Recognizing that developers need to monetize their apps (particularly the freebies) with ads, Jobs told the crowd gathered at Apple’s iPhone 4.0 developer preview that the quality currently available mobile advertising “sucks.” He suggested that advertisers are approaching mobile the same way as online — too focused on search.
And browsing and searching takes a backseat in the mobile arena; as I heard at the Think Mobile conference hosted by MediaBistro, mobile marketing is all about apps, apps, apps (something I’ve been writing about for a while). Jobs noted that the average iPhone user spends 30 minutes a day in apps.
So imagine he or she is served one ad every three minutes — that’s 10 impressions per day per user and more than 1 billion impressions daily for the iPhone community.
Along with the iPhone 4.0 operating system, which will not appear till summer but was released for developers, was the unveiling of “iAd” mobile ad platform focused on the iPhone, iPad and iPod Touch that Jobs promised will make mobile advertising “engaging and emotive.”
With the addition of multitasking to the OS to enable swift app switching, iAds, which Apple will sell and serve, will keep users in their apps. Judging by the preview apps for Disney and Nike, these ads are basically micro-branded apps that include games, video and other interactive features.
In other words, iAds are going to be apps within apps; they’ll even offer the power to purchase apps and more, and you’ll be able to return to your regular app whenever you choose.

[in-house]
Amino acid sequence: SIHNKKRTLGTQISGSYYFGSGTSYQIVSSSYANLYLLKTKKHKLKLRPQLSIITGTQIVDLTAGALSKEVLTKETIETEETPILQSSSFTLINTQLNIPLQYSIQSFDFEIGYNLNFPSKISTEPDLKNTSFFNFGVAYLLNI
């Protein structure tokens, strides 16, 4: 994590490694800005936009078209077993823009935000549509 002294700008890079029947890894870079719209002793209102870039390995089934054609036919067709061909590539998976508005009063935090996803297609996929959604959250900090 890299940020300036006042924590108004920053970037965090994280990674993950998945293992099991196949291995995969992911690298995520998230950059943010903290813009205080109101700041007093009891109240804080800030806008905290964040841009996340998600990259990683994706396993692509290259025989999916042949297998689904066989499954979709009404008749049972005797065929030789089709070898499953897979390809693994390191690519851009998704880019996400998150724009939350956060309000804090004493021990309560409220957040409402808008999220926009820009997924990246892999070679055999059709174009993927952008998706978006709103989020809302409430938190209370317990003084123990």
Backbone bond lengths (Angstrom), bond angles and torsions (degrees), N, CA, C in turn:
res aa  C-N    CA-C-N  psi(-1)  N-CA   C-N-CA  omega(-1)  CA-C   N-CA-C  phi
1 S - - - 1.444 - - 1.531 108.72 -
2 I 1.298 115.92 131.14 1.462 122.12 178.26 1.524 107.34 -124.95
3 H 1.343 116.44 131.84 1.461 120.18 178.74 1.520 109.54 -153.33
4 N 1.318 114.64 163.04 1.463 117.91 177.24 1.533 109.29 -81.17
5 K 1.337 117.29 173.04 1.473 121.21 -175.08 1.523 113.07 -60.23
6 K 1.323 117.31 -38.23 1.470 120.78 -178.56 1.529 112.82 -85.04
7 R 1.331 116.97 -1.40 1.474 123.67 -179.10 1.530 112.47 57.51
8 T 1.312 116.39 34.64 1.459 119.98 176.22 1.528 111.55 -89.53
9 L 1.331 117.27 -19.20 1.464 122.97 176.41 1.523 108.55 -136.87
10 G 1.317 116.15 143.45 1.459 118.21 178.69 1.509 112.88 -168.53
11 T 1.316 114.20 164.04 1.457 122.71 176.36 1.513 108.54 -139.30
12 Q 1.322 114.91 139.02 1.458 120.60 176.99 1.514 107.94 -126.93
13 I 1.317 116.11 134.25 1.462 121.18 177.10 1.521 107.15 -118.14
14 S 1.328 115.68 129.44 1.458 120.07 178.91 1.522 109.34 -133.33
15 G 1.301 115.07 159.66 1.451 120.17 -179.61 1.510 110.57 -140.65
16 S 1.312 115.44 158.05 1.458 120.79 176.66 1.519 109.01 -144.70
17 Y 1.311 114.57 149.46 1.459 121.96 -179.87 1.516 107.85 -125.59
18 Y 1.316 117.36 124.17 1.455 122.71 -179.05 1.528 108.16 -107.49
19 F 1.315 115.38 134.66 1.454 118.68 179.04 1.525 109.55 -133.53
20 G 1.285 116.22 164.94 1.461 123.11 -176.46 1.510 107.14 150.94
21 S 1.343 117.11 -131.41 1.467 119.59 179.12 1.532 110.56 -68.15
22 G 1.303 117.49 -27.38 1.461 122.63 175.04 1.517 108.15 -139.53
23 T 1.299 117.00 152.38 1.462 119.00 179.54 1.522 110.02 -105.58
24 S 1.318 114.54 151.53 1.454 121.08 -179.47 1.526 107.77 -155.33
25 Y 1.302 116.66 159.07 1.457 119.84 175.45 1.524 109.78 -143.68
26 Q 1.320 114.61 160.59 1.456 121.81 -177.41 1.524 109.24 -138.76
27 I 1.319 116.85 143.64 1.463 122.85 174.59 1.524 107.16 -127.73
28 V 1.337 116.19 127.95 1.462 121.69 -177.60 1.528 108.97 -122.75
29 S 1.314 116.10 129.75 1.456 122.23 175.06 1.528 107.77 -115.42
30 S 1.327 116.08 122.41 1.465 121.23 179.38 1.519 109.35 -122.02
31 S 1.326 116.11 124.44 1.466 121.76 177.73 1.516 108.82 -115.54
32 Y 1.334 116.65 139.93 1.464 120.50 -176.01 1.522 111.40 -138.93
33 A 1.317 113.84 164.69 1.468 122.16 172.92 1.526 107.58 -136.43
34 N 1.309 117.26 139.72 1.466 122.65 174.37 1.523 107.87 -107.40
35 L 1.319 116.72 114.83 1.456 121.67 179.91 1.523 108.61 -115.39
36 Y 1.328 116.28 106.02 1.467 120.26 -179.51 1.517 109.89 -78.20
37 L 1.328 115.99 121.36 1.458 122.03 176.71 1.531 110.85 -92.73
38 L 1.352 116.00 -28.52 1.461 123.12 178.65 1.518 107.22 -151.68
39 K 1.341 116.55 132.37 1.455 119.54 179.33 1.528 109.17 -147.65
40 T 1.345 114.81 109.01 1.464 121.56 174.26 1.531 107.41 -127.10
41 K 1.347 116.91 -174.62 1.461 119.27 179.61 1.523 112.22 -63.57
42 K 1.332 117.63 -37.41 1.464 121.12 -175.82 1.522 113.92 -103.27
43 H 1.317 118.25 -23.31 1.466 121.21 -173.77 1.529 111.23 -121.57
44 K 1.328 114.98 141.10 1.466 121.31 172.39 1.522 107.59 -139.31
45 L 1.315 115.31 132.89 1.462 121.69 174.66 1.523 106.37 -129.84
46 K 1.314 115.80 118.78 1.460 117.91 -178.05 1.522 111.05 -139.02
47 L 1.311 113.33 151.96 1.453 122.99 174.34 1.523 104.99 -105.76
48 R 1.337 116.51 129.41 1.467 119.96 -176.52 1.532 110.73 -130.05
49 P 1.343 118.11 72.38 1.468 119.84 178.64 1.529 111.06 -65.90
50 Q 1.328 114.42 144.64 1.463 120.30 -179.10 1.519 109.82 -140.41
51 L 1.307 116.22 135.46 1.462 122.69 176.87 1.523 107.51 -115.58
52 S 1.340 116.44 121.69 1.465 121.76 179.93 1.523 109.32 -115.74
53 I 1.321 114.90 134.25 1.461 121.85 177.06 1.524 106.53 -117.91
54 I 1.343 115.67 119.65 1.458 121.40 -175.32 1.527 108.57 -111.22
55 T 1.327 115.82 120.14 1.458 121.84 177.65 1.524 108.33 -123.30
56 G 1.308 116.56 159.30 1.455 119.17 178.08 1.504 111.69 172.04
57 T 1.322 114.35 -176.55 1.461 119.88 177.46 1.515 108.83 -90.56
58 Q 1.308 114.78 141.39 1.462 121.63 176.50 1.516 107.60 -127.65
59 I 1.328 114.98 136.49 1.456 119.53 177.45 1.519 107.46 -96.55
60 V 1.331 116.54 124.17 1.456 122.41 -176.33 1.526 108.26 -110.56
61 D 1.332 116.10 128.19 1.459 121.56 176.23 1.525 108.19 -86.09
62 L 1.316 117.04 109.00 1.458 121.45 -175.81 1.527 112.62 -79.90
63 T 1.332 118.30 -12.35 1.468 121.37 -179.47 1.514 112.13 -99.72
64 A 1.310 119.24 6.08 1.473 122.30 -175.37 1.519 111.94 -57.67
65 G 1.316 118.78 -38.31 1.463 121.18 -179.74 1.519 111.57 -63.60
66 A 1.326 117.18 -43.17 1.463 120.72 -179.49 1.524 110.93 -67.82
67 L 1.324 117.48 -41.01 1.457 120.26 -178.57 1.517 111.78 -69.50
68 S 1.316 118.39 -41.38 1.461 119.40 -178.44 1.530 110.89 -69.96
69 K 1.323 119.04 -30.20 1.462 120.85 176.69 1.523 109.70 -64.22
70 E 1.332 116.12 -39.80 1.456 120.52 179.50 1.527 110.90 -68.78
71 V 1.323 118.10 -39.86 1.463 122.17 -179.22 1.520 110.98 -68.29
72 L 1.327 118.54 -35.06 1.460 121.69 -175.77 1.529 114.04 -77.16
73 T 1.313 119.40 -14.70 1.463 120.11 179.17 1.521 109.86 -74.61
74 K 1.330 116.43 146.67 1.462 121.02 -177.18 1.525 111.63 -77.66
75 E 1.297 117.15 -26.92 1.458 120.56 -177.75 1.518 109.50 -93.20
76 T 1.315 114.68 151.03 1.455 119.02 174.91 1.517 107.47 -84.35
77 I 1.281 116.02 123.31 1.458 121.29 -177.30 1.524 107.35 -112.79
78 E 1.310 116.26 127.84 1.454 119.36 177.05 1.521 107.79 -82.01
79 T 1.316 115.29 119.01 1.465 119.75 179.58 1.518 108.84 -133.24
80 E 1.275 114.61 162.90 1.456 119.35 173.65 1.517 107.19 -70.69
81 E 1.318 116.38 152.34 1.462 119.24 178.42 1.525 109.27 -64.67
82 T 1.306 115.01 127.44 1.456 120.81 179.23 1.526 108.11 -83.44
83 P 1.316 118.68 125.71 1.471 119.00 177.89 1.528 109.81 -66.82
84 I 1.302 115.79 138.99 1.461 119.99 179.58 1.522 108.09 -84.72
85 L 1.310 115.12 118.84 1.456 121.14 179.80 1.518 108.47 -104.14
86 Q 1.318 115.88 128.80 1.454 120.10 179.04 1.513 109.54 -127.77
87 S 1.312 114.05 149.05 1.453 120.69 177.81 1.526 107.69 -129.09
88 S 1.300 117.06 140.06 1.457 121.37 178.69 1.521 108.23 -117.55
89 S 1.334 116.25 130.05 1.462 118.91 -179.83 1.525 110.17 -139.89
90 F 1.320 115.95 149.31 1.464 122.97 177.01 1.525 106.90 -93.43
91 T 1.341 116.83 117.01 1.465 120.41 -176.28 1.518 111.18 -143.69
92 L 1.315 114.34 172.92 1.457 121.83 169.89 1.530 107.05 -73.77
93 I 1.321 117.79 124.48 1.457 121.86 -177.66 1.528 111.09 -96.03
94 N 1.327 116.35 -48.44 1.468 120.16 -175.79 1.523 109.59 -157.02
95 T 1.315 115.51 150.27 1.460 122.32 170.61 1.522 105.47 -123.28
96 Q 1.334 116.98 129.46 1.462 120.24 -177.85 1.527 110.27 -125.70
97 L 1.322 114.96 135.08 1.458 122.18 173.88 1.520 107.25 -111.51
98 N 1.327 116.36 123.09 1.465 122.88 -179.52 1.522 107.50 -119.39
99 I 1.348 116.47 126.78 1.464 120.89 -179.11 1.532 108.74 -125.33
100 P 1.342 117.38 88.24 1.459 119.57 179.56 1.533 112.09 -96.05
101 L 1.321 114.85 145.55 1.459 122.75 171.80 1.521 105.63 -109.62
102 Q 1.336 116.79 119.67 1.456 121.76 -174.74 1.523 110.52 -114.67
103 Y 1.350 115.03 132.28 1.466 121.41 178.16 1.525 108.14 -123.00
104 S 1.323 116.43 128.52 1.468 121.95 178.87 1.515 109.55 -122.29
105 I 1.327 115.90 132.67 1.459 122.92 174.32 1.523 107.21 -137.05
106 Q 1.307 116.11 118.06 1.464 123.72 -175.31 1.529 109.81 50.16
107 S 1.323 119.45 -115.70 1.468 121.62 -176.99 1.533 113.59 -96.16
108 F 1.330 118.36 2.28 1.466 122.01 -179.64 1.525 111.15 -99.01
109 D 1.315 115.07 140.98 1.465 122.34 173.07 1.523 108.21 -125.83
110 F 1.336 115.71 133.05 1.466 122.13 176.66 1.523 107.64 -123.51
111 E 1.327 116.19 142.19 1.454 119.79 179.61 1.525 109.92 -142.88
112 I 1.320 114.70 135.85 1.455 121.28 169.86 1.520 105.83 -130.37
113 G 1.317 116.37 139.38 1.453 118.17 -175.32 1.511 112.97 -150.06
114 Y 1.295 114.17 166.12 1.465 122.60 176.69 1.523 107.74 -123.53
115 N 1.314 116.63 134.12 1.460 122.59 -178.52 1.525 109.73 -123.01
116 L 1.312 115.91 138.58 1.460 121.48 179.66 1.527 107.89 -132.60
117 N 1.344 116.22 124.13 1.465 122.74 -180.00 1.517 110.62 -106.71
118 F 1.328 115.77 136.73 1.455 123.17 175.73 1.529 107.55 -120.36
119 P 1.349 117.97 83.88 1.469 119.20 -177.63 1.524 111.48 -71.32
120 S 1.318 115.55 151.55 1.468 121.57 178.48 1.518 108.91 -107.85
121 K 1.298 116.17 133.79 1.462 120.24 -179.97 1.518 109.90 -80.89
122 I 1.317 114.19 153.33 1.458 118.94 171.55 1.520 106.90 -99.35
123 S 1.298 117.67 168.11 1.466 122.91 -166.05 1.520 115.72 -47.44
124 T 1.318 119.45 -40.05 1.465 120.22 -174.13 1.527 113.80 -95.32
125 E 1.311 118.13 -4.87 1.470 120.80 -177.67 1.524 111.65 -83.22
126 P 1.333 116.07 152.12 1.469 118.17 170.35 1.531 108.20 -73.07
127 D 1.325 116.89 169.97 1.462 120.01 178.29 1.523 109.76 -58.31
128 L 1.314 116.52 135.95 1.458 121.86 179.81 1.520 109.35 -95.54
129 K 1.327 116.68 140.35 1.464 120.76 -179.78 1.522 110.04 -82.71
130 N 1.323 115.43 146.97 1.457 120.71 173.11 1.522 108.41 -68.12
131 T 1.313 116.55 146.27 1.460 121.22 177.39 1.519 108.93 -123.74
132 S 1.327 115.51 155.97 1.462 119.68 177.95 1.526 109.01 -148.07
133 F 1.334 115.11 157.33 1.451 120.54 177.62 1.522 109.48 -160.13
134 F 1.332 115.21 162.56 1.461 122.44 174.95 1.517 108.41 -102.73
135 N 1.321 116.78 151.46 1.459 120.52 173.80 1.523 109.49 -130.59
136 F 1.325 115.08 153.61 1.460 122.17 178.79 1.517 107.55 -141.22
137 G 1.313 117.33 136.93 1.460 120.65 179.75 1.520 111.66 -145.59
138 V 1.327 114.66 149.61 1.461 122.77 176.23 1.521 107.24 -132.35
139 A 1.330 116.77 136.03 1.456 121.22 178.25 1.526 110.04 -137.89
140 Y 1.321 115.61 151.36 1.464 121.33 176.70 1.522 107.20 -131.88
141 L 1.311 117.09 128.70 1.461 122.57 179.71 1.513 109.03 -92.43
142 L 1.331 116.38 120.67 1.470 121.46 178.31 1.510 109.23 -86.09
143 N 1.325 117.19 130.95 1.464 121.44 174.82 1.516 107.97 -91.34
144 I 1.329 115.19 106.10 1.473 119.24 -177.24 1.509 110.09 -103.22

Jobs promised that iAds will be better for monetizing apps for developers; Apple will offer a 60/40 split, with the developer getting the larger share. In addition, iAds pooh-pooh Flash for HTML5.
However, beyond some cools demos and exposition, Jobs offered very little specifics: price model and metrics, something most marketers are highly concerned with, were skipped over.
Also, at the Think Mobile conference panelist after panelist suggested ignoring other mobile platforms at your own peril. If you’re just focusing on one platform, Handmark CEO Lance Reddick quipped, you might as well ask, “Which 80% of the market do I want to ignore?”
Sure iPhone users are the most engaged mobile, but more people are pumping away on their BlackBerrys. (Granted we’ll have to see how this changes over the summer when Sprint and Verizon get their own iPhones.) The spread of Google’s Android OS seems unstoppable as its mobile share keeps increasing.
And yeah, everyone wants an iPad now, but when the HP Slate comes out with a Windows operating system at a fraction of the price — followed by several other similar devices that our less expensive than an iPad — don’t you think that interest is going to wane?
Apple excels in creating closed-off systems, systems that work very well, but a closed-off system for advertising? No matter how cool the demonstrations may look, a network limited to one platform is kinda unappealing.